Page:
“Last night I nearly died. It was stupid, really. I’d been leaping from rooftop to rooftop; on one particular leap, my cape became entangled in my feet as I landed. It was close. Too close. At 2:16 a.m., I encountered a duo of cat burglars. The encounter left me aching and beat up—literally.” Trevor touched his lower lip—it was still swollen.
“Marcia woke before me today. She’s been doing this quite often as of late. Perhaps she’s had enough of it all—the long nights being left alone. The uncertainty of whether I’ll return home alive at the end of the night. The constant injury inflicted upon my body. Mending a cape she believes looks ridiculous on me. As I snuck into bed this morning at 4:00 a.m. she said to me, ‘You’re 44 years old. When are you going to stop?’ I feel as though I can’t quit. I’m obsessed, I know. But perhaps she’s right. Lately, I’ve noticed a change in my vocal chords—my voice is slightly deeper; the sound I resonate his changed in pitch. The changes are subtle, but noticeable. Once, not long ago, I could drop an opponent in his or her tracks through a simple fluctuation of tones. Now, these same tones barely stun an adversary. But I feel I’m needed. I know I am.”

He sat down at the table opposite Marcia. She attended to a crossword puzzle and quietly ate her breakfast. He placed several strips of bacon, a helping of scrambled eggs, and 2 slices of toast on his plate and began to eat. After several silent minutes, she spoke. Her tone was less than pleasant.
“You told me you were going bowling last night.”
“I went bowling—for a while.”
“Uh-huh. Then off to play the hero, right? You told me you were only going to do this on weekends now.”
“I know. I’m sorry.”
“And here it is, Wednesday, and you look like shit and you’re late for work.”
“Marcia. Can’t you understand that this is important? I can’t help it if crime doesn’t confine itself to the weekend.”
She grabbed hold of his hands firmly and looked into his eyes with concern. “Can’t you understand you’re killing us?”
“I…” was all he could say.
“We’ll talk later. I’m late for work. I want you to see Michael about that bruise.”
“What bruise?”
“You’ll find it.”
She took her coffee mug and walked out of the room. He watched her leave, knowing he should follow, but he hadn’t the energy—physical or emotional—to continue the discussion. Best to let it wait. Trevor glanced at a headline on the front page of the morning paper which read “Experimental Isotopes Stolen From Government Compound.” He thought about the blueprints he’d seen at the Scallion’s library hide out, and the locks within his mind began to tumble.

“That’s quite a decorative color. Does it hurt?”
“No. Not really.”
“Don’t worry. It will. But there’s not much that can be done for it. Take a few ibuprofen as needed.”
“Can do,” Trevor said, and finished buttoning his shirt.
Trevor had noticed the purple discoloration running down the right side of his lower back has he was dressing for work shortly after Marcia had left the house. He knew it to be merely a bruise, but had decided to visit Michael to appease Marcia. Trevor had lived with pain far worse than bruises. There was another reason for the visit—Michael knew. And while he tolerated Trevor’s alter ego, and on some remedial level, understood Trevor's need for it, he’d mended his friend’s body more times than he cared to count, and had developed a genuine concern for Trevor’s physical and mental health. Michael talked frankly and without hesitation to Trevor.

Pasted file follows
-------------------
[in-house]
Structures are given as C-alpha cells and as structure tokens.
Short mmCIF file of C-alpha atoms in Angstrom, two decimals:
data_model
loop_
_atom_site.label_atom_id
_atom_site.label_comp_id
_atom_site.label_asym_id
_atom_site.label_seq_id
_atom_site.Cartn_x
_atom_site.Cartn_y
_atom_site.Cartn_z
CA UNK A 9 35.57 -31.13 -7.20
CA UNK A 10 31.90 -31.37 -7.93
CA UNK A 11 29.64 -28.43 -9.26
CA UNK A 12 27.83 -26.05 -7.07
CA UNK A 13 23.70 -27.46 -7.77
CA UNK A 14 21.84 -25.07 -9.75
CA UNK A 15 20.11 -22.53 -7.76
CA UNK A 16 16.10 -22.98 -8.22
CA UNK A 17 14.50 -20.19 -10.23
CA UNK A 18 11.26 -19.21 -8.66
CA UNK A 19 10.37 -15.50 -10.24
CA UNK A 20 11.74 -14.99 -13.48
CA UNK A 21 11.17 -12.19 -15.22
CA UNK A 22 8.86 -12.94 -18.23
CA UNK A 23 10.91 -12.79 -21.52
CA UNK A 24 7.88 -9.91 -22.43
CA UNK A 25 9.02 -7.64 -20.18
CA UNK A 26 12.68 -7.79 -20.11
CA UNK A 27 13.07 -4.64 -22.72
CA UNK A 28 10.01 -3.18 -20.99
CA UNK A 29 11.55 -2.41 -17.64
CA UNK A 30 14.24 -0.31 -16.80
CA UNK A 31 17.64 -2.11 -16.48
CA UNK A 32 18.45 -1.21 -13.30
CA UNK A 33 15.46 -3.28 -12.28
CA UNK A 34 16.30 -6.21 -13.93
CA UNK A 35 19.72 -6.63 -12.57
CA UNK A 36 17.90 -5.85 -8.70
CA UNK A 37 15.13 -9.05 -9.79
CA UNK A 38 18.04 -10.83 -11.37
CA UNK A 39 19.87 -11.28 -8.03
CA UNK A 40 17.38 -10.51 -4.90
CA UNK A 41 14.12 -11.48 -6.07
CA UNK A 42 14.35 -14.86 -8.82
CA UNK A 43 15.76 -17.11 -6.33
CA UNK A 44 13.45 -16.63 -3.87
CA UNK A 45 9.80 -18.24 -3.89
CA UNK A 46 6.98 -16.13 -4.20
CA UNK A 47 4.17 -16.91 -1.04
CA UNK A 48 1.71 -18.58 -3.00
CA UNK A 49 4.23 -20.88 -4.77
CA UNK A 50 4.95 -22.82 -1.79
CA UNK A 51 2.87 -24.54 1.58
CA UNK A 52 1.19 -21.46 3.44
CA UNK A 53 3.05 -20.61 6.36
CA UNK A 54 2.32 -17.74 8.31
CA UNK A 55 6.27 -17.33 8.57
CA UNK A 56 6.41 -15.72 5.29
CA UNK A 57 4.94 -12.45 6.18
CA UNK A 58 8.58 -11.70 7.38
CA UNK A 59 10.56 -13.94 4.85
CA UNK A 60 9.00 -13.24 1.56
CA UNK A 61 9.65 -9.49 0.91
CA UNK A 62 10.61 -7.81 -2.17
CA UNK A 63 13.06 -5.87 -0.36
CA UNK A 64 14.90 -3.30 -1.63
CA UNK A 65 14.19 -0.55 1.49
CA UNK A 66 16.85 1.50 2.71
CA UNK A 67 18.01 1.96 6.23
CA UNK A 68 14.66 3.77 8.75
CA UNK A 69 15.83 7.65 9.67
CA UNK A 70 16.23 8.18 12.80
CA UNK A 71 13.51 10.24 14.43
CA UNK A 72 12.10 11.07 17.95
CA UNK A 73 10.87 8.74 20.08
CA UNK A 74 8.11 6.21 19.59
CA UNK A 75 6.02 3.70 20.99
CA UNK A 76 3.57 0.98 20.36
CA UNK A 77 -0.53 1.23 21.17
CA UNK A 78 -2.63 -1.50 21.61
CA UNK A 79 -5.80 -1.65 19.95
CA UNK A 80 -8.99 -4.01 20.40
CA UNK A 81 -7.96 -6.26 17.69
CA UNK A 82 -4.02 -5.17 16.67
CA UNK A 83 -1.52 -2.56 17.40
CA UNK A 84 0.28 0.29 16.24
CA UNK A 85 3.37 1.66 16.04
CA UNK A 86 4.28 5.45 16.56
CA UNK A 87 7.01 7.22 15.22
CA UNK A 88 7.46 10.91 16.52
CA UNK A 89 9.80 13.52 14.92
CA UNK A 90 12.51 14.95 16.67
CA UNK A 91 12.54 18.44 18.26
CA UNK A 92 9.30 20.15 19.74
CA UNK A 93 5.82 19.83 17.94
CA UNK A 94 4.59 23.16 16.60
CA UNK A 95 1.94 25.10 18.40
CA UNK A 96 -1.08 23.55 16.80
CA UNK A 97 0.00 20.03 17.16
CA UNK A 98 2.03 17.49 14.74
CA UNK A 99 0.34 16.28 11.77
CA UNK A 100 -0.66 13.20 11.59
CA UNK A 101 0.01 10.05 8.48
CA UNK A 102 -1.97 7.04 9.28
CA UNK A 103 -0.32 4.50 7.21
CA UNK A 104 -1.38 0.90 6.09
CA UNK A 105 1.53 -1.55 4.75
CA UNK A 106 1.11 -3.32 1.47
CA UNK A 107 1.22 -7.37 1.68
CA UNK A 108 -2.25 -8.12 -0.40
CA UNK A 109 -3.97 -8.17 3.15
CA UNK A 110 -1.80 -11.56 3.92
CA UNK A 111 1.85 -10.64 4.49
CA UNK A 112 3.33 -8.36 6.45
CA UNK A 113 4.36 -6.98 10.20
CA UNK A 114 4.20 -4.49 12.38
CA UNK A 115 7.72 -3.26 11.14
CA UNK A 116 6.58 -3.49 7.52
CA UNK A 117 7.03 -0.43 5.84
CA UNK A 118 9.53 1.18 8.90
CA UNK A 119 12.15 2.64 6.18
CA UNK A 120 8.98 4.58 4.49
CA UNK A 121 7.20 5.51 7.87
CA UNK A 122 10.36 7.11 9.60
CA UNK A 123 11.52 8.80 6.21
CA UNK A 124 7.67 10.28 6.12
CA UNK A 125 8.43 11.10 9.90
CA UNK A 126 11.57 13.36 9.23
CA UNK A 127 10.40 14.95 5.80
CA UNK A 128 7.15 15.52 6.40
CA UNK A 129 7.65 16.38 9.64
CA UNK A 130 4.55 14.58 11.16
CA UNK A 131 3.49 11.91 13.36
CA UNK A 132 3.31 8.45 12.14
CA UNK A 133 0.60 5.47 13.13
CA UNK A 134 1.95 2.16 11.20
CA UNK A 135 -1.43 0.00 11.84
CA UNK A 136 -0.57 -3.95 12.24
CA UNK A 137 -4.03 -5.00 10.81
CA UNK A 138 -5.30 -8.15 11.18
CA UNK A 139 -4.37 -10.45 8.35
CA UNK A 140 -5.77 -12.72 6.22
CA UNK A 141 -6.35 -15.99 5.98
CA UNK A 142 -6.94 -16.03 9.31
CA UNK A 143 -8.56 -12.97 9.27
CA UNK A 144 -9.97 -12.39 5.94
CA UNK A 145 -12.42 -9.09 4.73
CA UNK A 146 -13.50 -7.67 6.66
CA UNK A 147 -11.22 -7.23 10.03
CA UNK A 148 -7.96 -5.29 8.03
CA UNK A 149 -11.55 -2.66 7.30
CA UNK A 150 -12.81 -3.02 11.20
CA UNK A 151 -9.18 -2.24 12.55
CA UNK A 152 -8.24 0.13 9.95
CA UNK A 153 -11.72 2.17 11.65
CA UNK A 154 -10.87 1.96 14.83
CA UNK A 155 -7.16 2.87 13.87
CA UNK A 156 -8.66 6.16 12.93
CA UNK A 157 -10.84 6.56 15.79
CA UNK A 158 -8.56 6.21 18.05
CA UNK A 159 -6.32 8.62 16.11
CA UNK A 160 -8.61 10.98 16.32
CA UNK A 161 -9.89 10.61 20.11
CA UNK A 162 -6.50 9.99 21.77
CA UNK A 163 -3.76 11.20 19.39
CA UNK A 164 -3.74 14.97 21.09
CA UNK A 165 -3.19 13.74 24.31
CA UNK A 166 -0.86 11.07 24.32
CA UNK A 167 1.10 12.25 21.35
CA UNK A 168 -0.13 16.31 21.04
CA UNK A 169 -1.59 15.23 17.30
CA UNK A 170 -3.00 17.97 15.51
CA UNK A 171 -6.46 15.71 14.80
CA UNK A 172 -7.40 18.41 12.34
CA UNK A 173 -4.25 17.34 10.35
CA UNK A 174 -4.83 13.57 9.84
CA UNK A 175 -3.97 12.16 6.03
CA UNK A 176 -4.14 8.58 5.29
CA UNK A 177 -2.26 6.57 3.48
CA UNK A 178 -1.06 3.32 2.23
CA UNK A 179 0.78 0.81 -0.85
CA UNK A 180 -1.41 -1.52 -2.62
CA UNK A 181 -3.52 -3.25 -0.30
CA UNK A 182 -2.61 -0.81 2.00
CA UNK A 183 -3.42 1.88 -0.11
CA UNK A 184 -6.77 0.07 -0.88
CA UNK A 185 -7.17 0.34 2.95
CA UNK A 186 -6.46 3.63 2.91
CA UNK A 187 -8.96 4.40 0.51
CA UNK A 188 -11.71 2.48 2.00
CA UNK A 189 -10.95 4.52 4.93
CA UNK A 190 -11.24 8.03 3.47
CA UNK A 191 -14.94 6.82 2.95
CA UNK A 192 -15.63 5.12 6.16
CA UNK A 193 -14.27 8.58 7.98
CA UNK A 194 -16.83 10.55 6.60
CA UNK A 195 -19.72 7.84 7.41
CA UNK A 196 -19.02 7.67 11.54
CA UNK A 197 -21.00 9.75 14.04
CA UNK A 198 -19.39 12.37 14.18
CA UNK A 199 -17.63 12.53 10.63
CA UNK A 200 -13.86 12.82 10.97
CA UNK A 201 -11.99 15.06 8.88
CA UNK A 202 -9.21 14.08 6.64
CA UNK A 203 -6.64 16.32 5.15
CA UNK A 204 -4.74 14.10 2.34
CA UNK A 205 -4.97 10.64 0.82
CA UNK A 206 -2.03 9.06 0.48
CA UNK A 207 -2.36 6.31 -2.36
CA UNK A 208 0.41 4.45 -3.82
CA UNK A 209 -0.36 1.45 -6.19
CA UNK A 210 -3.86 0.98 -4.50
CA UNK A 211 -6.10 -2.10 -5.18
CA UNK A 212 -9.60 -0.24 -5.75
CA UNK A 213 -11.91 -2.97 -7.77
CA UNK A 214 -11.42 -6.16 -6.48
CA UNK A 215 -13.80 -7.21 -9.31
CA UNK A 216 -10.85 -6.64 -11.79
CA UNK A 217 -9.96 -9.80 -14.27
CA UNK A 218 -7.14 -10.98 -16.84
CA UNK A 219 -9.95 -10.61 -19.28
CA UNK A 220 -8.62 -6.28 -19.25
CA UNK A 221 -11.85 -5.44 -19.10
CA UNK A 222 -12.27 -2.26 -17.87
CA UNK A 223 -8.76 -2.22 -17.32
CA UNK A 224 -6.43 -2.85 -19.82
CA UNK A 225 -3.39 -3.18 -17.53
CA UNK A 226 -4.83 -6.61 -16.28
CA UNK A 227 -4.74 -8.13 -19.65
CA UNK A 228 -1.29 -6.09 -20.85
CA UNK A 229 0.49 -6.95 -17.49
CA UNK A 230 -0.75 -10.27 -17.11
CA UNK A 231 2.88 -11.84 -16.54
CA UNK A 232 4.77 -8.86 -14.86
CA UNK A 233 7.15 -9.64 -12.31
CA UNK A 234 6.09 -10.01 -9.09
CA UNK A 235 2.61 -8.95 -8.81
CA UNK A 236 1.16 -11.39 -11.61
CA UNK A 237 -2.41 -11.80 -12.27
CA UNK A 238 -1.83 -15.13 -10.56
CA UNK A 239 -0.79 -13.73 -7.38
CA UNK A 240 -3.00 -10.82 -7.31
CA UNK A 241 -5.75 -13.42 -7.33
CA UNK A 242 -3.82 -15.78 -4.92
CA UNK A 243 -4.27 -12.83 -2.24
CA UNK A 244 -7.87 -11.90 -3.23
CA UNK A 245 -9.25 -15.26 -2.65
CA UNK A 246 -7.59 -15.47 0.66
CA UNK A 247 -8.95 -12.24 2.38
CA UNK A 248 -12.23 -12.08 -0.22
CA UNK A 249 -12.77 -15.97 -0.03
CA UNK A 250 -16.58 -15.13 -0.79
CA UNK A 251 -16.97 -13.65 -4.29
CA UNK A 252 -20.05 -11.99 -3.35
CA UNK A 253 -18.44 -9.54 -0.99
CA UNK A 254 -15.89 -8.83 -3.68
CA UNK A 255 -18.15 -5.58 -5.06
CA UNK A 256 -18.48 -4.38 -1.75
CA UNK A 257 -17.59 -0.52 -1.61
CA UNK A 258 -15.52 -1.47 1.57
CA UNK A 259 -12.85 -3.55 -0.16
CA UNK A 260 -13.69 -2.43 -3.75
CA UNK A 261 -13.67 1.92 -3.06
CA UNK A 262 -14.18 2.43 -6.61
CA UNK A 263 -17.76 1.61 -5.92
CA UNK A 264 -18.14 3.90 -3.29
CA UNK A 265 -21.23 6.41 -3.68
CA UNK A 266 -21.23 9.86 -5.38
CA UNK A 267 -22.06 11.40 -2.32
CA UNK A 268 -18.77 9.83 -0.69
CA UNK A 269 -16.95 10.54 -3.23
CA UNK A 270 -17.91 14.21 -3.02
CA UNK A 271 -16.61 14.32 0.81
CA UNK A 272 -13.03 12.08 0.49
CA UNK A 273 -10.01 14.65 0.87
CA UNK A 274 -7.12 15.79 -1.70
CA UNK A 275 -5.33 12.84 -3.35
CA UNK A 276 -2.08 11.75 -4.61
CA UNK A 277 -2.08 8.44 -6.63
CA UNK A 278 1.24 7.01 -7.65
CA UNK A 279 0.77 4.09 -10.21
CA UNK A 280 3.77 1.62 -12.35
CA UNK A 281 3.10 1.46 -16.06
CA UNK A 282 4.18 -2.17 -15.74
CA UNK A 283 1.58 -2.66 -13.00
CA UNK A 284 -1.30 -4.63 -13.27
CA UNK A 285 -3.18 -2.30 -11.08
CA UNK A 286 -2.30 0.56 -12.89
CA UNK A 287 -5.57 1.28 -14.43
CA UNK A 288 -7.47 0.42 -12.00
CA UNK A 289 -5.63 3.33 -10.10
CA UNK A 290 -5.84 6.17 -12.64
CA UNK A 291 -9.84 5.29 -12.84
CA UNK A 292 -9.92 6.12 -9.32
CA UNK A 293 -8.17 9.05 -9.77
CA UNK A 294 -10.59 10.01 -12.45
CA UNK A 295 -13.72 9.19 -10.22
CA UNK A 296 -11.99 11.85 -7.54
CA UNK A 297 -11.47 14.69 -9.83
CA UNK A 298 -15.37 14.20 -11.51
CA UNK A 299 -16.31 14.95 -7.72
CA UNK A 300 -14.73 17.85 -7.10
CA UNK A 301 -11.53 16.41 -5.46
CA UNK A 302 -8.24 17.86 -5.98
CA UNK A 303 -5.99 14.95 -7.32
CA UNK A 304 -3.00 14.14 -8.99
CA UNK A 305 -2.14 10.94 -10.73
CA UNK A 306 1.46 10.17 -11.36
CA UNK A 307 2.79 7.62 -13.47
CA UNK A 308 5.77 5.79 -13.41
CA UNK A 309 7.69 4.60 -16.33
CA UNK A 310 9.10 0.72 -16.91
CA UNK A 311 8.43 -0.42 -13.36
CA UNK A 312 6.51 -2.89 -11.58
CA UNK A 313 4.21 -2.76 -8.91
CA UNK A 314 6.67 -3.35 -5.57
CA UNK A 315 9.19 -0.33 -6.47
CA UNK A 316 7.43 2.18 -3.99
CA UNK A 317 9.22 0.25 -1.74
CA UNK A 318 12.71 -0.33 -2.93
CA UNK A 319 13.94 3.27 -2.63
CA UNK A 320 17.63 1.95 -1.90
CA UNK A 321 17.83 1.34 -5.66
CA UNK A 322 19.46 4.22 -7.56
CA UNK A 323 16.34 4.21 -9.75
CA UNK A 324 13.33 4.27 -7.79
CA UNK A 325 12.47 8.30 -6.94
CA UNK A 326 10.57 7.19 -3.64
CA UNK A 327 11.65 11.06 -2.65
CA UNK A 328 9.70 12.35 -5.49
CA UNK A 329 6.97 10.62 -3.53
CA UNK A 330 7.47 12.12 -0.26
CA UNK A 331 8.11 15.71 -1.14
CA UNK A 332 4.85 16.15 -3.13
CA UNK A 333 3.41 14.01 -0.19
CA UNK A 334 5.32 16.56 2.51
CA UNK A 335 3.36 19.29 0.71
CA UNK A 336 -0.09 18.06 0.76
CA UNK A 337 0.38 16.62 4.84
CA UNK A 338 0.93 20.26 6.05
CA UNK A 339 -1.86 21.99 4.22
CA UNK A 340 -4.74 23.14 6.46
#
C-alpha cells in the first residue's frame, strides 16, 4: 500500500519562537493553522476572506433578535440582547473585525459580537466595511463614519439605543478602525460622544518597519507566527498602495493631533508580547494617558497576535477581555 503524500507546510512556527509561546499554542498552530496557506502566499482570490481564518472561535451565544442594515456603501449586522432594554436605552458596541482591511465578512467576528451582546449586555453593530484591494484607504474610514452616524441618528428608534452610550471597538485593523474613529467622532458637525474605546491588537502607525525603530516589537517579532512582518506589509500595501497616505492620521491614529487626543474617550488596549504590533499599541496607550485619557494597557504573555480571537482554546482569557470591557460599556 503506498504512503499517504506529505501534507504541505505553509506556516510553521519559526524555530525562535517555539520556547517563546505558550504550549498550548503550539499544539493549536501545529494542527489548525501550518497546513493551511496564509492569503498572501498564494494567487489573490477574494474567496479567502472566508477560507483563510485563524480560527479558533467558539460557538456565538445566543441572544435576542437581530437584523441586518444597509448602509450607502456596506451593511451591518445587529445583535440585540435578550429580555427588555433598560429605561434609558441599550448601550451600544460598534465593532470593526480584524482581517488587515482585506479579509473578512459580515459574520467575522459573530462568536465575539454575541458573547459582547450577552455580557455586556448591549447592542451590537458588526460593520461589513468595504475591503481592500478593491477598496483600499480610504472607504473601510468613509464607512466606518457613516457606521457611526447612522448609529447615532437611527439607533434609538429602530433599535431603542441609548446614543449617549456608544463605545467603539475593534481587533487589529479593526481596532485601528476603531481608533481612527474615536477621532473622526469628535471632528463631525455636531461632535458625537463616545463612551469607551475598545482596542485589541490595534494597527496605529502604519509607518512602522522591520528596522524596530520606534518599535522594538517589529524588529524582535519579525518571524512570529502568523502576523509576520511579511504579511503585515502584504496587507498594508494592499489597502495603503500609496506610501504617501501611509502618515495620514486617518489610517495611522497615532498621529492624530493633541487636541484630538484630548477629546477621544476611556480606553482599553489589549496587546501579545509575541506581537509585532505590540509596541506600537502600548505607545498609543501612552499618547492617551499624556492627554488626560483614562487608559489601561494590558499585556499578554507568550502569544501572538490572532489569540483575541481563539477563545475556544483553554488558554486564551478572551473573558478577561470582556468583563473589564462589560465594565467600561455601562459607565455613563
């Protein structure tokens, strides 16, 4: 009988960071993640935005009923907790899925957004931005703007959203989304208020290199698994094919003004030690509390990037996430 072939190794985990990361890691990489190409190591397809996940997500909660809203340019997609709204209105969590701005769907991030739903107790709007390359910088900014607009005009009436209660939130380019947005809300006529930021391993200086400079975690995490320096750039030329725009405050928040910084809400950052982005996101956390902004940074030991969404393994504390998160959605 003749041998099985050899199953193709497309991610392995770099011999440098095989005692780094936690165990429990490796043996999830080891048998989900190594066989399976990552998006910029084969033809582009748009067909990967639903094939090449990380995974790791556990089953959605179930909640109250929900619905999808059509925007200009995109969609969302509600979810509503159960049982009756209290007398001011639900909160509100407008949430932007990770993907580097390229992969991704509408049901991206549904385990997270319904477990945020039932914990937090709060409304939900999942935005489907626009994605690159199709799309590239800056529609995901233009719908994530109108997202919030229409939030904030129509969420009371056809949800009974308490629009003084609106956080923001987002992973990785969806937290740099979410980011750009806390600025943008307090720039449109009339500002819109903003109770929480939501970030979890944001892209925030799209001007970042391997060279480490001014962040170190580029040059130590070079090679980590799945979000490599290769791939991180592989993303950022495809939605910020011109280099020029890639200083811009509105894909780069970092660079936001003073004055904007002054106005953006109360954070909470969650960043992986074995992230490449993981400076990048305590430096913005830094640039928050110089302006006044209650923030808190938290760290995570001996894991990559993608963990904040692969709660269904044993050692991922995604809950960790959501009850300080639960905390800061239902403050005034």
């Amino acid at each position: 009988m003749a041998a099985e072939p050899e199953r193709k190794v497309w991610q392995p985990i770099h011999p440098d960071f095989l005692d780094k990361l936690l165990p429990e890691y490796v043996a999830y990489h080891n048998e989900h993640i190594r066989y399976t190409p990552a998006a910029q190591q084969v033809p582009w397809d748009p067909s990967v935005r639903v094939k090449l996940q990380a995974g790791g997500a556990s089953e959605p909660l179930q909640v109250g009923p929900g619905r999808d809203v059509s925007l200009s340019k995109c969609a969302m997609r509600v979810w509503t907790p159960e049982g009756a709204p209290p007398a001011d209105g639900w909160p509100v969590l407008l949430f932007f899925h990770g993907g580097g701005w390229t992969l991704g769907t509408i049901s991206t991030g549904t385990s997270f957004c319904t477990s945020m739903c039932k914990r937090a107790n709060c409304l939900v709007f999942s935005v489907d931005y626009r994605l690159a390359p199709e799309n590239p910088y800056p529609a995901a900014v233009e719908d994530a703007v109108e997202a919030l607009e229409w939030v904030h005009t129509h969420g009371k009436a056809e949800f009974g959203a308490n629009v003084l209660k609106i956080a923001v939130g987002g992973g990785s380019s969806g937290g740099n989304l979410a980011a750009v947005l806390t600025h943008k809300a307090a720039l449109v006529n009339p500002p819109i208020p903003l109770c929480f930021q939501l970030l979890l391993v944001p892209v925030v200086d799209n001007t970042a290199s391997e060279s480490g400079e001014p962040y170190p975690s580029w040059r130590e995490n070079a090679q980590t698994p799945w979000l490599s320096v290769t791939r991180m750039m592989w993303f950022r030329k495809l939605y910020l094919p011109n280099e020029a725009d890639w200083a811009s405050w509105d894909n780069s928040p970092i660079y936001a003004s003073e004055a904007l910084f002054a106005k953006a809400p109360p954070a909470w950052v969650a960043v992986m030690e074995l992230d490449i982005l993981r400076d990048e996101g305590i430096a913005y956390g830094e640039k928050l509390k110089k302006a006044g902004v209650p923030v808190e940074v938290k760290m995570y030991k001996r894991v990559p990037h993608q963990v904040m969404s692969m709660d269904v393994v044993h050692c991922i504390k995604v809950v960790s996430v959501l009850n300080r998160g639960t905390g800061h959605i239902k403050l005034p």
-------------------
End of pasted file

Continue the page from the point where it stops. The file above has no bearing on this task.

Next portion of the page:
“I presume this is a work related injury? Honestly, Trevor, how much longer can you continue to abuse your body like this?”
“I’m doing something that needs to be done. Something that only I can do.”
“Yeah, I’ve heard the rah-rah speech before. But look at you; our bodies are not designed for this type of nightly abuse.”
Trevor listened; he’d become accustomed to Michael’s lectures. The stocky friend and physician would assume an aggressive, though not hostile, stance and would run his fingers through his thinning hair, or push the thick black glasses toward his face repeatedly. Trevor likened Michael to a caricature that had escaped from a Tex Avery cartoon. Whenever Michael would use terms like “mentally unstable” or “cognitively threatening,” Trevor expected his friend to break into a German accent and shout “Ve haf to look into zee noggin und determine zee cauze uf your mental illnezz!” Because of their friendship, Michael tolerated the odd office hours he’d sometimes need to maintain to accommodate and treat Trevor’s various injuries.
“I’m telling you this as your physician and as a friend, you need to seriously think about what this is doing to your physical self, and to your relationship with Marcia.”
“Has she said anything?”
“To me? No, but even an outside observer can see the rift developing. What’s the crisis, anyway? Ginger Snapp back in town? Or is it Disrupto this time?”
“The Scallion—and probably Mr. Black & Blue.”
“Well, I know you’re rather ‘seasoned’ at crime fighting—you’ve certainly had your share of impressive victories. But you’re not in your 30s any more, pal. And Marcia is closing on 40. You’re alienating her, and you’re pushing yourself too hard—sooner or later, the camel’s back is going to break. Listen to me—take some time away from it—even just a day or two. The criminals will still be there.”
“Yeah, that’s the problem. They’re always, there,” Trevor added, thanking his friend as he walked out of the examination room. He began to feel the ache in the side of his 44-year-old frame as the door closed behind him.